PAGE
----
A new book by professor Marjorie Garber of Harvard, Shakespeare and Modern Culture, is coming out next month to show us, according to the author, “that Shakespeare makes modernity and that modernity makes Shakespeare.” Or to put it another but equally paradoxical (or tautological) way, “the timelessness of Shakespeare is achieved by his recurrent timeliness.” If anyone can play this game, I would just like to add that the most timeless thing about Shakespeare in the 40-odd years since Jan Kott’s Shakespeare Our Contemporary has been the conceit of his timeliness. Or do I mean that the most timely thing has been the conceit of his timelessness? Either way, it does seem odd that our postmodern era, usually so averse to fine-sounding, even inspirational language like this about those once considered the “great authors” of the past, should have stuck so stubbornly to this quasi-scriptural approach to the writings of a 444-year-old Warwickshire poacher.
Every August, as regularly as the geese fly south for winter, there are complaints in the British press about the ever-increasing number of candidates who are getting As and Bs on the main secondary school leaving and university entrance exam for 18-year-olds, called A-levels. Nothing seems to be able to stop this inexorable decline in standards, however much people continue to complain about it. But of course the people who complain about it are the same people who, through their elected representatives, created the expansion of higher education in Britain that has brought it about. If there is a demand for more people with As and Bs at A-level— and therefore the theoretically necessary qualifications for university entrance—then the exam system must increase the supply.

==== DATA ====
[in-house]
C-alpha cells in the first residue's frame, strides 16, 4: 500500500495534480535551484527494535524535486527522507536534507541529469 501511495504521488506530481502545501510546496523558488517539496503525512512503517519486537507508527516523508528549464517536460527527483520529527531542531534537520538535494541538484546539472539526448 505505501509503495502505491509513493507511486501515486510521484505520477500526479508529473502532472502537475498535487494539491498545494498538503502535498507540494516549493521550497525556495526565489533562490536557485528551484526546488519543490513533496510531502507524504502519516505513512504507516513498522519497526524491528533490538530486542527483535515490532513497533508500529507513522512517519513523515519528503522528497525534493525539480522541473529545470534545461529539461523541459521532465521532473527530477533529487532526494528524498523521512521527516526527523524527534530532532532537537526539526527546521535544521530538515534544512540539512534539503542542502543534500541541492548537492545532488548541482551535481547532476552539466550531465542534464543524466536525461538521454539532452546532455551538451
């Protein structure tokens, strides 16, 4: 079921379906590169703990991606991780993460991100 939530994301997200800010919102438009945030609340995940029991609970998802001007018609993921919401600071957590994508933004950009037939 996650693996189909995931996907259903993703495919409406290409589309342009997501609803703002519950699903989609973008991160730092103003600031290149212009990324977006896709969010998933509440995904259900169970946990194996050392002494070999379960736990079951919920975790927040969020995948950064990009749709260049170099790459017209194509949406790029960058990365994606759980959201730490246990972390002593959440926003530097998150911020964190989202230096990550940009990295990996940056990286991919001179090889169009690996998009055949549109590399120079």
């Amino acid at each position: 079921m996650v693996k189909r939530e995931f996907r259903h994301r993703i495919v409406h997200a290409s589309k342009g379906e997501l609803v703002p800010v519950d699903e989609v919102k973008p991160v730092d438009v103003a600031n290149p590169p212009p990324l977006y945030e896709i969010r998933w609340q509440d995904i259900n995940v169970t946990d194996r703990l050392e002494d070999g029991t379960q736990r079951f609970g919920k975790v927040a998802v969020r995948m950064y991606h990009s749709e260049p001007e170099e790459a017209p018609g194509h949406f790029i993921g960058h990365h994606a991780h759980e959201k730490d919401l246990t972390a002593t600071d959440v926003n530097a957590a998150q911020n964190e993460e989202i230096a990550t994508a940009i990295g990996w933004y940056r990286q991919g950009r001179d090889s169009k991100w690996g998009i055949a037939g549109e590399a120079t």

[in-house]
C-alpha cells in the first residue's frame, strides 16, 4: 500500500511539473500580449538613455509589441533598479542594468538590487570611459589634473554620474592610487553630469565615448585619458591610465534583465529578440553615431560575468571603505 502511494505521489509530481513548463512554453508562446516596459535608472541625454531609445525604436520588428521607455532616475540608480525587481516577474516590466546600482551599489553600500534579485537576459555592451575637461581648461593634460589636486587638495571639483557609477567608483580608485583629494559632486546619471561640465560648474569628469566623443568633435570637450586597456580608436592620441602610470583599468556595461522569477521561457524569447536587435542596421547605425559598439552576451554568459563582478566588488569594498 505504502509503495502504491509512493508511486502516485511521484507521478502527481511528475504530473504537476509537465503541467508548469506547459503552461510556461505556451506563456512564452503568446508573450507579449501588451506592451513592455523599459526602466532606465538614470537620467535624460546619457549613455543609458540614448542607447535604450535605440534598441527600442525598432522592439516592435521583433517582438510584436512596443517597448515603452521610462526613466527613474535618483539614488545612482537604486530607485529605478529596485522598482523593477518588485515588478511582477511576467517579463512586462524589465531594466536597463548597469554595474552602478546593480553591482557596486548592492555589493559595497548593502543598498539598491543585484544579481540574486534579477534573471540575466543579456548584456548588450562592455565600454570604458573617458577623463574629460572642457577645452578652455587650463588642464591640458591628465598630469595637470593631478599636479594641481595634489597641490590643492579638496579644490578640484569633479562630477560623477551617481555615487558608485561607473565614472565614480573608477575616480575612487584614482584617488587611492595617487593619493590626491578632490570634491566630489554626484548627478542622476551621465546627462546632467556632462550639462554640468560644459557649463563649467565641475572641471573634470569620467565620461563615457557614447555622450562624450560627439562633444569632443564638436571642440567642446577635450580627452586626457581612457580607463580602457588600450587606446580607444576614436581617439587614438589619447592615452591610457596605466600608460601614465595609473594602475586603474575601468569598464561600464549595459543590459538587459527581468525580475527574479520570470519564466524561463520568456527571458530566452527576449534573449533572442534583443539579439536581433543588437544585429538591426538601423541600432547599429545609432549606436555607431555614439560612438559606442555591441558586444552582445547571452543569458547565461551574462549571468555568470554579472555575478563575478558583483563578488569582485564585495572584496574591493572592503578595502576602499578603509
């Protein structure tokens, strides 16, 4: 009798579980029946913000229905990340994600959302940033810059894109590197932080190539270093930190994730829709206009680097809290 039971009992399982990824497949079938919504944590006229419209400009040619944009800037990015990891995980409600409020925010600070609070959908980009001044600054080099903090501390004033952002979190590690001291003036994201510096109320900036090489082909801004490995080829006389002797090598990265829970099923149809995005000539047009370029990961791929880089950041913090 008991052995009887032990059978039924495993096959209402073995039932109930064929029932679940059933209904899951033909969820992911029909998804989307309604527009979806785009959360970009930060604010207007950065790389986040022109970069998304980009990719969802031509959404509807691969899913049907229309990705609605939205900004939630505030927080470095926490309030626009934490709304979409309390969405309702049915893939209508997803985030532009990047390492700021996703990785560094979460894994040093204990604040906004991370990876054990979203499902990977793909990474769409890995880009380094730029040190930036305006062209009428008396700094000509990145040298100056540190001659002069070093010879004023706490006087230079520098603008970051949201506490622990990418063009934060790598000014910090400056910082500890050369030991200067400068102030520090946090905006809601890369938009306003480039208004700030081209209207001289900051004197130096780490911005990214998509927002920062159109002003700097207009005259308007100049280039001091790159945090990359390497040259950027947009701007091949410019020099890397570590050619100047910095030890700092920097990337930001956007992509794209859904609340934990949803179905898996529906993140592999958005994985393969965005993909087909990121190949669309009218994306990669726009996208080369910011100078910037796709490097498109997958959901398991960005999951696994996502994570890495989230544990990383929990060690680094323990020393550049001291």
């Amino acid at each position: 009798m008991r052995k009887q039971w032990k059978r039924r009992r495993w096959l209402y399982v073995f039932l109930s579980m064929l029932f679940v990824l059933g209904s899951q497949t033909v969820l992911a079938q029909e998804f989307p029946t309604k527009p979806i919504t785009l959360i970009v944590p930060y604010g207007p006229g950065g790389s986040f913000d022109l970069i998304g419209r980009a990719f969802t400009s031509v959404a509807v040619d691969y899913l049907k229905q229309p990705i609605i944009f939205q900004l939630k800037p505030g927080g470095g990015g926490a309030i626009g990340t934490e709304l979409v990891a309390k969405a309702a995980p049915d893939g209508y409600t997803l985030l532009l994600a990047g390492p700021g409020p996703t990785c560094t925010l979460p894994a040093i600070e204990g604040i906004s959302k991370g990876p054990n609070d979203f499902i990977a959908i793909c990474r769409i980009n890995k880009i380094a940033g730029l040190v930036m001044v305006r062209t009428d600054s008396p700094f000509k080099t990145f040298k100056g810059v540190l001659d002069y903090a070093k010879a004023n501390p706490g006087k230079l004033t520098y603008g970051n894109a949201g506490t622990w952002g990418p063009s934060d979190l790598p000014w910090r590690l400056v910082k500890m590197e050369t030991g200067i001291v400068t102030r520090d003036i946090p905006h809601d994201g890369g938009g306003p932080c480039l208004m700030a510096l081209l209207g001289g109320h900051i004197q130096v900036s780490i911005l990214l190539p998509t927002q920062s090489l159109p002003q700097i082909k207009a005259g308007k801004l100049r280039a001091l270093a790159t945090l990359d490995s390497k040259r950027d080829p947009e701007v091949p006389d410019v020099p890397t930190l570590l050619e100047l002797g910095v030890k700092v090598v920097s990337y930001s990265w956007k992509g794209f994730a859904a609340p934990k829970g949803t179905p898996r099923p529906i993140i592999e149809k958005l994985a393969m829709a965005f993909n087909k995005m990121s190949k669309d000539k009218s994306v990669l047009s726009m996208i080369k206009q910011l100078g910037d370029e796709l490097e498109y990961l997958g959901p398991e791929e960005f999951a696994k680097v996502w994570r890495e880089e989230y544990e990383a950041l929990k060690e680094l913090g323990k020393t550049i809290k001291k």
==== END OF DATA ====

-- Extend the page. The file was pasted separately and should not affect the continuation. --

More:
The problem, if there is one, arises only because people had become used to thinking of the exams as what the educationists call “norm-referenced,” and now the norm has been deformed. The bell of the bell curve has been pushed rightward, so that it now looks more like a whale than a camel.